Possible Airborne Person-to-Person Transmission of Mycobacterium bovis
In April 2014, a Mexico-born Nebraska man was determined to have extensive pulmonary tuberculosis (TB) caused by M. bovis.Four months later, a U.S.-born Hispanic girl from a nearby town who had been ill for 4–5 months was also determined to have pulmonary TB caused by M. bovis. The only social connection between the two patients was attendance at the same church, and no common dietary exposure was identified. Whole-genome sequencing results of the isolates were nearly indistinguishable.
OTHER INFORMATION AND UPDATES
Pathology and Lab Medicine: 2016 ASCP Annual Meeting
Join your colleagues and top leaders from around the world to make an impact on patient care and ensure your success.
September 14-17, 2016
Las Vegas, NV
For more information, see http://ascp.org/2016-Annual-Meeting/index.html
AACC/MSSS: Mass Spectrometry and Separation Sciences for Laboratory Medicine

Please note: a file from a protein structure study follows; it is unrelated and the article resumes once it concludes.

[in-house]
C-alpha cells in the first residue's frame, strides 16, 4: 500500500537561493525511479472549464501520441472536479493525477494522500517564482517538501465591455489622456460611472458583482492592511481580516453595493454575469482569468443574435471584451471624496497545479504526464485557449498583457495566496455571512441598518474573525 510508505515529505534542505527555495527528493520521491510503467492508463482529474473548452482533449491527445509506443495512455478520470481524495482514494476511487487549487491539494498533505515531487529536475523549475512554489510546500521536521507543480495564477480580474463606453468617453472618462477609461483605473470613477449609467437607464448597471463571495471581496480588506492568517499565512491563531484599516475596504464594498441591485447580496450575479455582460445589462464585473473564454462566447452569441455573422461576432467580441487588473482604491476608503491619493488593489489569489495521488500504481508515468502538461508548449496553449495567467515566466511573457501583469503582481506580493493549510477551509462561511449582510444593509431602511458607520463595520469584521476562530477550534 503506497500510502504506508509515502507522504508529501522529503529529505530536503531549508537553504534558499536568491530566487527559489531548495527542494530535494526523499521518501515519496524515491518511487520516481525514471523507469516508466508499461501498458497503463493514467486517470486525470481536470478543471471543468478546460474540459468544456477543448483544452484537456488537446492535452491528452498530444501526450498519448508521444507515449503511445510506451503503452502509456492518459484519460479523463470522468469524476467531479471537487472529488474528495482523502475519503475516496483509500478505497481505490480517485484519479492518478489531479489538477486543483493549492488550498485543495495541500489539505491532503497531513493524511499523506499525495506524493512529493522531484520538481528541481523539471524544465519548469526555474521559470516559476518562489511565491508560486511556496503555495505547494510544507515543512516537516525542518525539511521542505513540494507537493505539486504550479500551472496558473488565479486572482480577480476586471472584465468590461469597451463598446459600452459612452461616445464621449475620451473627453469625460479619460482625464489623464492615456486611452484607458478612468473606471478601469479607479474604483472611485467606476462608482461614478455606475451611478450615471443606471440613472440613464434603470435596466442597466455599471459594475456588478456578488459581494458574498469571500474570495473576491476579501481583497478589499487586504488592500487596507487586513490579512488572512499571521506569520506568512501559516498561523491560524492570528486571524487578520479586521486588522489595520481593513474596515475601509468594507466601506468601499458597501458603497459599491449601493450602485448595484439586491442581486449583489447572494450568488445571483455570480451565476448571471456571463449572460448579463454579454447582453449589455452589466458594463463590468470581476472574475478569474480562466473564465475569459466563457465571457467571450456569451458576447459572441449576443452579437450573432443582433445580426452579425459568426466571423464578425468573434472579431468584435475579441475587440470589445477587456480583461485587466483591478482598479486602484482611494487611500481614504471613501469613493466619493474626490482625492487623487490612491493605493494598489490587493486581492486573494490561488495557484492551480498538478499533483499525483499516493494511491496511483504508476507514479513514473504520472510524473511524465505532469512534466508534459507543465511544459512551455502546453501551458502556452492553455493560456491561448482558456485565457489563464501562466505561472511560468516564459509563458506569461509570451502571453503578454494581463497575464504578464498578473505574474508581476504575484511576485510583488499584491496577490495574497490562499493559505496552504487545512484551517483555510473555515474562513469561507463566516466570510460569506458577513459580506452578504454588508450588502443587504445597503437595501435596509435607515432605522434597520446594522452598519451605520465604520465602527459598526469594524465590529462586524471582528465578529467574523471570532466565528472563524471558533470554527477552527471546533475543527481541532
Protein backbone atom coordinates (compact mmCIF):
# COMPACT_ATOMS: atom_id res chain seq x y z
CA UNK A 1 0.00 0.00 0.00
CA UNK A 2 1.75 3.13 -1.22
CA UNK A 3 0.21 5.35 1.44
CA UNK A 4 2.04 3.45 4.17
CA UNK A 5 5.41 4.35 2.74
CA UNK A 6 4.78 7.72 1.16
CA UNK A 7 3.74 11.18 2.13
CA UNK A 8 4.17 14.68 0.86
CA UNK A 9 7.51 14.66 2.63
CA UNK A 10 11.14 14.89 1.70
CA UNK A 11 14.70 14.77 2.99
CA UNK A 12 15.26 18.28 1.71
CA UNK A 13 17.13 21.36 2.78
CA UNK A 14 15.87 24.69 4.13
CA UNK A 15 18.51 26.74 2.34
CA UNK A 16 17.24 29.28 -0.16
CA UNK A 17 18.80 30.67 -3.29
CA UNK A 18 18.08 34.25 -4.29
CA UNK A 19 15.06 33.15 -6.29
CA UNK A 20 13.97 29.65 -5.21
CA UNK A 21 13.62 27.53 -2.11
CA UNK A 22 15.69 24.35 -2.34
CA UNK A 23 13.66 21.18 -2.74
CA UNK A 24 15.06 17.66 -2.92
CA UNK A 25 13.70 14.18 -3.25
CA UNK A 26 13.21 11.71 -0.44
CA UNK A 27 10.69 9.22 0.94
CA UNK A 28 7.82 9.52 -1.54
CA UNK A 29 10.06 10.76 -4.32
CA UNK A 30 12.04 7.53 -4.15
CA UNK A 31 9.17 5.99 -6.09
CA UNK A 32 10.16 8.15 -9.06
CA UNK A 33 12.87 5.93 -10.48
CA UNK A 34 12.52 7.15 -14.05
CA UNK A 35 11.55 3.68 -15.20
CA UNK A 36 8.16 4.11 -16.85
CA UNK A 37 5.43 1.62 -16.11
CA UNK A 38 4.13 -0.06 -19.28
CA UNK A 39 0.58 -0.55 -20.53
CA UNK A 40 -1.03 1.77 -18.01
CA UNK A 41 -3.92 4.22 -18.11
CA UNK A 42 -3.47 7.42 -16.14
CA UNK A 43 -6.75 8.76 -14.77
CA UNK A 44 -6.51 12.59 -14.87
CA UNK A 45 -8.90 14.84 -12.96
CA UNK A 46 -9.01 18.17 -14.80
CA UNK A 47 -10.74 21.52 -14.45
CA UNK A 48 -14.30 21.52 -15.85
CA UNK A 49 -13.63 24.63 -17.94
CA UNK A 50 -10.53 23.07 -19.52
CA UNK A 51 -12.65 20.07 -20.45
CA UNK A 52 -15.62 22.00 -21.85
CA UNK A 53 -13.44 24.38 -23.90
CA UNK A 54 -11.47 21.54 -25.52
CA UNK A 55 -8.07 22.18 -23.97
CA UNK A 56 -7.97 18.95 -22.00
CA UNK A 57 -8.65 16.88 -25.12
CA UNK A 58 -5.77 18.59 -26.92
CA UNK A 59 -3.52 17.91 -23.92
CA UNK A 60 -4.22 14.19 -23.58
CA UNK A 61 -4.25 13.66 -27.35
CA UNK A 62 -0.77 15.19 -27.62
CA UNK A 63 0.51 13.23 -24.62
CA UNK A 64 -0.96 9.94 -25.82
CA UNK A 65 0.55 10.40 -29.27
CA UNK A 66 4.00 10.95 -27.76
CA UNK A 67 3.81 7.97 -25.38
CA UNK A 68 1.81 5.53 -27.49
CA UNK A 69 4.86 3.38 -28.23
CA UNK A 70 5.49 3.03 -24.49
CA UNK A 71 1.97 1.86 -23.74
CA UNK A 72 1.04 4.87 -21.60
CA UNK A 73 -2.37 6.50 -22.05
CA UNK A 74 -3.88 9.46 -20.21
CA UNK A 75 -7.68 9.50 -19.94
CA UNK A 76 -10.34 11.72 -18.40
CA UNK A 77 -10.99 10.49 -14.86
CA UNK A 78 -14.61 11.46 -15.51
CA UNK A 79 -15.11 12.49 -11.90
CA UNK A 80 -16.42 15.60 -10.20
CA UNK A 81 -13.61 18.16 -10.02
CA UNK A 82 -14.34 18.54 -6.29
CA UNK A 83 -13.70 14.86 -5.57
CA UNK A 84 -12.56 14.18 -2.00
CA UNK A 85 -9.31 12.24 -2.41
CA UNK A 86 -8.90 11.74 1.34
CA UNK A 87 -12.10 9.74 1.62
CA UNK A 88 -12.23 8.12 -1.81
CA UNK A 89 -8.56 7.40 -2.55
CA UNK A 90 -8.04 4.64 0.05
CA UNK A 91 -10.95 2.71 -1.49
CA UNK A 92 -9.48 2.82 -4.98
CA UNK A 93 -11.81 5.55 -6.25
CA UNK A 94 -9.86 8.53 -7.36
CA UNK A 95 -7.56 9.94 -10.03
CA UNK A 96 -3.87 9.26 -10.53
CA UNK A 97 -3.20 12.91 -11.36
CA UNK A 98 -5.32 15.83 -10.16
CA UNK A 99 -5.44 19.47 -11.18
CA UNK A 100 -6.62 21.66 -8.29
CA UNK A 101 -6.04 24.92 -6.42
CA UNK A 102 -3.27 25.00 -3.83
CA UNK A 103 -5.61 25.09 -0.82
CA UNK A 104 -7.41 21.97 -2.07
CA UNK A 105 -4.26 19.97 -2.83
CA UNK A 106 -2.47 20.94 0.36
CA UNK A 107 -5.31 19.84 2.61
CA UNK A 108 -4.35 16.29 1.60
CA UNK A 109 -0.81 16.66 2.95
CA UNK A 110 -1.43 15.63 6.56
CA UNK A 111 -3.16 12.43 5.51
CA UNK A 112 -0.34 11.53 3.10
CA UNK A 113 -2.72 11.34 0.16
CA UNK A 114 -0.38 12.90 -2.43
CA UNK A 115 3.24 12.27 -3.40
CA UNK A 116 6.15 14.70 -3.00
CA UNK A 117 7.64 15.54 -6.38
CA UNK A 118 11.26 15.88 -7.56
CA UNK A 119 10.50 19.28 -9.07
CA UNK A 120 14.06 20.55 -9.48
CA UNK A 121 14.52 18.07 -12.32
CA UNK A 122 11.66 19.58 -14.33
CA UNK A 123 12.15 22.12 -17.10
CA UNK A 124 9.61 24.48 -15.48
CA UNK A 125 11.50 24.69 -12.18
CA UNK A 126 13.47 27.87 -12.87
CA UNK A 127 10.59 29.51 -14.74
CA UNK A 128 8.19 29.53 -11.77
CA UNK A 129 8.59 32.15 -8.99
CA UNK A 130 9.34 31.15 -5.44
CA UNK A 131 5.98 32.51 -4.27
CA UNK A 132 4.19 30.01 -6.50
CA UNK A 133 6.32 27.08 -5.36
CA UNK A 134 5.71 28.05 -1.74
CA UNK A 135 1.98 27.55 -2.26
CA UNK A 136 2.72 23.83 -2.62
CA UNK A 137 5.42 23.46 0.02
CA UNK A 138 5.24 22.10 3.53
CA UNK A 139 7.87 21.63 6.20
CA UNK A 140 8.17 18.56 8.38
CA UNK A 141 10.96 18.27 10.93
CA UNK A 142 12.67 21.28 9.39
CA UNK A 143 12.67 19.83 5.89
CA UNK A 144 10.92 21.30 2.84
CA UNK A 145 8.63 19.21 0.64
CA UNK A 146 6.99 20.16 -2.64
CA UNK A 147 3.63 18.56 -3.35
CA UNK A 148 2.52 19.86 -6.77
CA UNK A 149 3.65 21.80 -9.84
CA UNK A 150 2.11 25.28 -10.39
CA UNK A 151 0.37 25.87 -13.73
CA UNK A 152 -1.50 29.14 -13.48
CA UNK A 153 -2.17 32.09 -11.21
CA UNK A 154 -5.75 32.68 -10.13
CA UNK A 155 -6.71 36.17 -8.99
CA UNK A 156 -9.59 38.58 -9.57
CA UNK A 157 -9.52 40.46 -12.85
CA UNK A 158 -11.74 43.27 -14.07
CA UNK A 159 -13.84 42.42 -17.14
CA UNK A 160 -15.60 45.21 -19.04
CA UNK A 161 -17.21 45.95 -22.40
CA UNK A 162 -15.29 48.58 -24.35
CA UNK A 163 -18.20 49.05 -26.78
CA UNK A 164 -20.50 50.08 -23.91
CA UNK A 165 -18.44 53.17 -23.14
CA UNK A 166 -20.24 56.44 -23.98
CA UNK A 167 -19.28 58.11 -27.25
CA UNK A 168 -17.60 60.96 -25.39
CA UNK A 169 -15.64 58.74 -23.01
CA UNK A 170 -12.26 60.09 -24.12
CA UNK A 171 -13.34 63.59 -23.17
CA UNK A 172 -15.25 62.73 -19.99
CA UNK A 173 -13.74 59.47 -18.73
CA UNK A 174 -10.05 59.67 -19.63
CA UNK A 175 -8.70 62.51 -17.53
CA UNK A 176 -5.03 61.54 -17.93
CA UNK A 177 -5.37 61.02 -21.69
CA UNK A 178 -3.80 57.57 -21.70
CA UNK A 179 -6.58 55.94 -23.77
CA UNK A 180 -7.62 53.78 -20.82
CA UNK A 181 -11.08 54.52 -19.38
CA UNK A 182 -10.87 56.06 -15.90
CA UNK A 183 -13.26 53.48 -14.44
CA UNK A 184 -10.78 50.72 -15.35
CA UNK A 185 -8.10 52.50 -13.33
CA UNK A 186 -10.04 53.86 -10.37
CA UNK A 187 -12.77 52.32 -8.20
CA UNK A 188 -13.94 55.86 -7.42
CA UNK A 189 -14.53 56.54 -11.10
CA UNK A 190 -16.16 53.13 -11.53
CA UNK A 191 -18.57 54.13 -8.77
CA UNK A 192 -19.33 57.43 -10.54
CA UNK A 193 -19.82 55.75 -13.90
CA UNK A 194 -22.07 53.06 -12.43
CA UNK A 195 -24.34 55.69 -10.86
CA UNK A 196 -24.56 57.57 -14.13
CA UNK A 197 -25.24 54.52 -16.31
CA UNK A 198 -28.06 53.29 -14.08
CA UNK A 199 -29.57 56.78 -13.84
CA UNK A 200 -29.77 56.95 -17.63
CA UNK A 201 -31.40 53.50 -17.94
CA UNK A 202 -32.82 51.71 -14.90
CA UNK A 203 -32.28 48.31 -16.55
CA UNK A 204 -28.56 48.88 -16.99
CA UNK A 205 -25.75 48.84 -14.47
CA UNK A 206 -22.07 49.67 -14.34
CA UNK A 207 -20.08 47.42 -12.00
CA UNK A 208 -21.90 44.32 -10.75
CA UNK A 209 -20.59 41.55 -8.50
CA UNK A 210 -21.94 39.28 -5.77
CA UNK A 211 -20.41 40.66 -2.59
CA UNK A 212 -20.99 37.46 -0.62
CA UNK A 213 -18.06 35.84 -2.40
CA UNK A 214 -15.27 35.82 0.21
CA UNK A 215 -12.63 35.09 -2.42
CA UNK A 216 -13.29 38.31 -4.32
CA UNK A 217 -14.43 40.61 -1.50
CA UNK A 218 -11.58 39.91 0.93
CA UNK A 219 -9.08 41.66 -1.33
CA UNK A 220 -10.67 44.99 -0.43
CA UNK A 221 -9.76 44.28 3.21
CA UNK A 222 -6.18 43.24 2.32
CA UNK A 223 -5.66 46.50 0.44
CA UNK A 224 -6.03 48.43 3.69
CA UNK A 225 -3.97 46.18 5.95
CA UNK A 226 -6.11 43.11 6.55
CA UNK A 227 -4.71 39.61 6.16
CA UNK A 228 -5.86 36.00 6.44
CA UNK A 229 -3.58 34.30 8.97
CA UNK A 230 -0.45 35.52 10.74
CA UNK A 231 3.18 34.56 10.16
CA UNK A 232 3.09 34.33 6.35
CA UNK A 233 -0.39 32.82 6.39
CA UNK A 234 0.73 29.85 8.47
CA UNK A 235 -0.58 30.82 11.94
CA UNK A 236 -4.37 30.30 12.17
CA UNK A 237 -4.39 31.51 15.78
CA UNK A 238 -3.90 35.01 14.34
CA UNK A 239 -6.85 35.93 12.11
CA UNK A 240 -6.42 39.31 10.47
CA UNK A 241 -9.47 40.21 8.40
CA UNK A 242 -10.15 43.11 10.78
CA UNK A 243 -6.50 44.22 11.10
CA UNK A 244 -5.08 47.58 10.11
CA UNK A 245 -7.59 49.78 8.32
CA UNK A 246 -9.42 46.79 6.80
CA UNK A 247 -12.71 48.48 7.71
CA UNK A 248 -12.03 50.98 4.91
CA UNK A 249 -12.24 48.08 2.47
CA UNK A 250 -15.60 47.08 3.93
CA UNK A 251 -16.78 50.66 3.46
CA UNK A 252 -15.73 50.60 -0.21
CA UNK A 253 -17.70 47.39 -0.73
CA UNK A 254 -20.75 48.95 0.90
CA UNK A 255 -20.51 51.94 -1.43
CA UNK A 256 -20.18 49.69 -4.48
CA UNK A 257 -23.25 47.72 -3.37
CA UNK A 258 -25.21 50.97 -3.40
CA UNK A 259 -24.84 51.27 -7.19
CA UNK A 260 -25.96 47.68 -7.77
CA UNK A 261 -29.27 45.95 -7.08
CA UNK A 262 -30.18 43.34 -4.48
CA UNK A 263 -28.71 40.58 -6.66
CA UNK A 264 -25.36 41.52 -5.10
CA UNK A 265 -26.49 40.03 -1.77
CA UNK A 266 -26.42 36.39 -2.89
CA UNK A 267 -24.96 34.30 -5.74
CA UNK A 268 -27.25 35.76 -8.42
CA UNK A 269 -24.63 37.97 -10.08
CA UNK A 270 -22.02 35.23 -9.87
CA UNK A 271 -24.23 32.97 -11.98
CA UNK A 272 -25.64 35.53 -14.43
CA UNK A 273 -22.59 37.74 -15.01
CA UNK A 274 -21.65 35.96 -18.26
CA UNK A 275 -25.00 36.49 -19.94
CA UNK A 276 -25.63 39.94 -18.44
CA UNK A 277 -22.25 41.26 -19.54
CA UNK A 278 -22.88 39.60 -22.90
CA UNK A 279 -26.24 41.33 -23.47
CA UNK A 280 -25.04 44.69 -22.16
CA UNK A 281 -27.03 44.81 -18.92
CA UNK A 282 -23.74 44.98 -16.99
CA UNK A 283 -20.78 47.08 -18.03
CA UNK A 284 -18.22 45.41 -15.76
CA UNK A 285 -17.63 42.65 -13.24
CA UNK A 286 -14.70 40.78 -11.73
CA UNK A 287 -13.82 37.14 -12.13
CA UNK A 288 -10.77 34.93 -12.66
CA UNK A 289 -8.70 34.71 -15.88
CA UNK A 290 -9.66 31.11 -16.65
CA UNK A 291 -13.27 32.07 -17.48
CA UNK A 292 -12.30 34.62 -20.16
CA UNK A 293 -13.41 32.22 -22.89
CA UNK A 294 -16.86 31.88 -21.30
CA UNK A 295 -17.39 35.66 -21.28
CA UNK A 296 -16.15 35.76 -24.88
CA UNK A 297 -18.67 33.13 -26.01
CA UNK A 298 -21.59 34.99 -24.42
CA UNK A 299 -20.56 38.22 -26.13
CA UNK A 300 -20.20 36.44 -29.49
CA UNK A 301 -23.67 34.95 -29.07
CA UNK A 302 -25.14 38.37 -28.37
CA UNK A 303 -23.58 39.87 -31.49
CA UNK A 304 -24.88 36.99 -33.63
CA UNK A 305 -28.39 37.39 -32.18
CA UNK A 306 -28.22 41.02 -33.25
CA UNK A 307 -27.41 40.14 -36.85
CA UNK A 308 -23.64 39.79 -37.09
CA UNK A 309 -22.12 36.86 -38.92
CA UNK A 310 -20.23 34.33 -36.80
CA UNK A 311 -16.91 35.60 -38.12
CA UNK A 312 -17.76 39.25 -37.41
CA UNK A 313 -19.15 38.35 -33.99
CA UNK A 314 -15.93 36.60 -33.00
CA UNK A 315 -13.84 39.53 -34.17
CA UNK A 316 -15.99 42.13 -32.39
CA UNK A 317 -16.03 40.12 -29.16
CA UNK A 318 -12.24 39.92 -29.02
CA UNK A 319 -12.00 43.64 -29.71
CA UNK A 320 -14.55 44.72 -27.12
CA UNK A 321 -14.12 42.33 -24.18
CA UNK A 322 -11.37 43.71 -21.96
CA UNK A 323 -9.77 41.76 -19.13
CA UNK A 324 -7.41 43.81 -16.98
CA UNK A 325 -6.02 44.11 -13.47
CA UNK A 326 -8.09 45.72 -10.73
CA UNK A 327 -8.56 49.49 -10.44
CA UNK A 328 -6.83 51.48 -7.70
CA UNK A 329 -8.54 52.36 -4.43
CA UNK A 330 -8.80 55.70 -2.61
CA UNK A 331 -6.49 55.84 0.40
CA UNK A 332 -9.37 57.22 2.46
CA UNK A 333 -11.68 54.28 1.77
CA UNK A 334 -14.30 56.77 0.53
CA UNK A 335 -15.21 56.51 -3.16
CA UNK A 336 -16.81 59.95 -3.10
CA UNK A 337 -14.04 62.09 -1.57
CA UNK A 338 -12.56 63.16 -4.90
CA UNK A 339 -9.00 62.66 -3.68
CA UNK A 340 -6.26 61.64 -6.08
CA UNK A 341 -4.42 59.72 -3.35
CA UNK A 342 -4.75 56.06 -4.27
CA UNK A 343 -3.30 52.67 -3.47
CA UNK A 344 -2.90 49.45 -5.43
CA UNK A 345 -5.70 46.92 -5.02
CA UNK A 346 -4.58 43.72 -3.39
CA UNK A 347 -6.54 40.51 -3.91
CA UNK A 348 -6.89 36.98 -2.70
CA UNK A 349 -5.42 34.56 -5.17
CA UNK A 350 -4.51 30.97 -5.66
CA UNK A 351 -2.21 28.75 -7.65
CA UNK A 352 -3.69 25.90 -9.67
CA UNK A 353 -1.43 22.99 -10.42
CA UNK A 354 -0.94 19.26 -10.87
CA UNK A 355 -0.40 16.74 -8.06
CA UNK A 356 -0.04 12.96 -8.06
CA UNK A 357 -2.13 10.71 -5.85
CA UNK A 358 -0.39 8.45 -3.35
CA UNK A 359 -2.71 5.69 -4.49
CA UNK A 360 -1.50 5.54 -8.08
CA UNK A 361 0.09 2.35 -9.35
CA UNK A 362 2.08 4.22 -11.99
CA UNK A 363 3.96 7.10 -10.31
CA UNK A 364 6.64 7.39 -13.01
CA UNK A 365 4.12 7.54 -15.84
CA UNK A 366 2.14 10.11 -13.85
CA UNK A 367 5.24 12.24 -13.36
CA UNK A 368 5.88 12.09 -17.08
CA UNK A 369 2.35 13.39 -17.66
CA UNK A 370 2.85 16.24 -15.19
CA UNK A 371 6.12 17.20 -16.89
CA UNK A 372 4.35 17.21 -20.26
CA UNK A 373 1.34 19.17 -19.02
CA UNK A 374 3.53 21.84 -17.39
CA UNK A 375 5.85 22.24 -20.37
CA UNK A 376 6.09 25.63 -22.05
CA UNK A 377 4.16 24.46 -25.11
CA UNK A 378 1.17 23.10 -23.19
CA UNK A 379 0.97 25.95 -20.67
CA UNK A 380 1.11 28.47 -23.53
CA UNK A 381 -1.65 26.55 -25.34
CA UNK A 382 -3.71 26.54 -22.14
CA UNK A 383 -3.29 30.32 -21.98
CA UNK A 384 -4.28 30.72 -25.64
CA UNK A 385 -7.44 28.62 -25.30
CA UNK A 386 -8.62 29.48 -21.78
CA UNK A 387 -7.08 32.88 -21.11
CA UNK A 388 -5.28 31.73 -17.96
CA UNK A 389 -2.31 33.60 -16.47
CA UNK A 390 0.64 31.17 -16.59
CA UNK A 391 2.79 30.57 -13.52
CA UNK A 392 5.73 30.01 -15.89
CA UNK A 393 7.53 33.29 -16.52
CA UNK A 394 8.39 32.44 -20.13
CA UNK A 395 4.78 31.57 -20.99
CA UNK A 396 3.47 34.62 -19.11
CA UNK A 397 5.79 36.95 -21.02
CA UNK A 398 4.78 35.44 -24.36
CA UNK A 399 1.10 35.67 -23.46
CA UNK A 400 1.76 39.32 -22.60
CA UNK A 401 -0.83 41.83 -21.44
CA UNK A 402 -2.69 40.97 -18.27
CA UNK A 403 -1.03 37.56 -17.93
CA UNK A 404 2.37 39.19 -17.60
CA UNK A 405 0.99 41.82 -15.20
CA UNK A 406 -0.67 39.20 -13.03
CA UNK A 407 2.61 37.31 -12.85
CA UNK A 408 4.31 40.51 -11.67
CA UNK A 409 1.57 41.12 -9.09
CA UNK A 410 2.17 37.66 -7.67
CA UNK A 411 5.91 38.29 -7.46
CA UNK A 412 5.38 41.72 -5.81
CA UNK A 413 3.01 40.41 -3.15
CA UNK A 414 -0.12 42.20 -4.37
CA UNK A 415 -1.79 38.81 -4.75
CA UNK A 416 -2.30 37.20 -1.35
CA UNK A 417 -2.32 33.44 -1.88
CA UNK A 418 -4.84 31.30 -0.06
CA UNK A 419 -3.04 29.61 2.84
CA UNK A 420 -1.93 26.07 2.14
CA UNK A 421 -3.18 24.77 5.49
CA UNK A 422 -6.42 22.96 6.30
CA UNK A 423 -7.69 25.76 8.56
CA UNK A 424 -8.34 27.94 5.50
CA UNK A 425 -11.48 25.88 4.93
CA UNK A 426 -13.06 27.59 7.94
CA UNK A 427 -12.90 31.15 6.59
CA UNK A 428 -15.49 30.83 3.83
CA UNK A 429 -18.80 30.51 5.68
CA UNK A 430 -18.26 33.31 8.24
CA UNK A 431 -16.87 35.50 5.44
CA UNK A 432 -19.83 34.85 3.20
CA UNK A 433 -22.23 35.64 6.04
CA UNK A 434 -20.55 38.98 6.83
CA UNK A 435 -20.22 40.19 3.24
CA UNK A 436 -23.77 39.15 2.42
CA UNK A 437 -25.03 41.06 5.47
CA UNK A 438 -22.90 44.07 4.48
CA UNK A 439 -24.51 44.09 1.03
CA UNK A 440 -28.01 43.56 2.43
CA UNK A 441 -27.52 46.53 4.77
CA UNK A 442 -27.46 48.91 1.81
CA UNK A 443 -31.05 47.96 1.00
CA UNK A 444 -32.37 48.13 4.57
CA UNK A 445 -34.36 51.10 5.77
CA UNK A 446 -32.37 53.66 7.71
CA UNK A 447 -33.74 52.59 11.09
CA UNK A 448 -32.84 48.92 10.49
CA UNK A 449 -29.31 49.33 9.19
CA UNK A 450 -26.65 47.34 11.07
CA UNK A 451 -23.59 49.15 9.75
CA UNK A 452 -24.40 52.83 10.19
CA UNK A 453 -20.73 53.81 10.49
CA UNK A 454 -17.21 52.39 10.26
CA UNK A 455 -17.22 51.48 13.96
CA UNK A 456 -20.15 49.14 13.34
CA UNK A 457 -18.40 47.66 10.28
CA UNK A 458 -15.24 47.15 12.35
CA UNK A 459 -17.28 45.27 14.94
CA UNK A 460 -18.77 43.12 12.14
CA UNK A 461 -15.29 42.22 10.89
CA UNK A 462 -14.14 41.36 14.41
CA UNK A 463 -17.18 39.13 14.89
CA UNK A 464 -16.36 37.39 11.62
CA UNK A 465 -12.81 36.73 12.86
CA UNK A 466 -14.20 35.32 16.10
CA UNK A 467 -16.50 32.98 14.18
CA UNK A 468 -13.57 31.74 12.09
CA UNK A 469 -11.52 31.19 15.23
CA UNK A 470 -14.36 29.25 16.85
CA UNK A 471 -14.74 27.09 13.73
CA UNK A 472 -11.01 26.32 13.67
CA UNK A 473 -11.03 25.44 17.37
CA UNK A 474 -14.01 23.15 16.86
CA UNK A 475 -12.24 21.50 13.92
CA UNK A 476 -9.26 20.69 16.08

Mass spectrometry and separation sciences are increasingly gaining acceptance for routine assays in clinical laboratories.
September 29-30, 2016
For more information, see https://www.aacc.org/store/conferences/11000/aaccmsss-mass-spectrometry-and-separation-sciences-for-laboratory-medicine--sixth-annual-confer
Articles of Interest
Zika Study Could Help Overcome an Obstacle to Vaccine Research
The New York Times
March 28, 2016
The first new mouse model in which the Zika virus can be tested was described in The American Journal of Tropical Medicine and Hygiene. Virologists at the University of Texas Medical Branch in Galveston announced that they had found a type of immune-deficient mice that lost weight, became lethargic and died when infected. Normal laboratory mice do not.
This Man-made Cell Has the Smallest Genome Ever, But a Third of Its Genes Are a Mystery
The Washington Post
March 25, 2016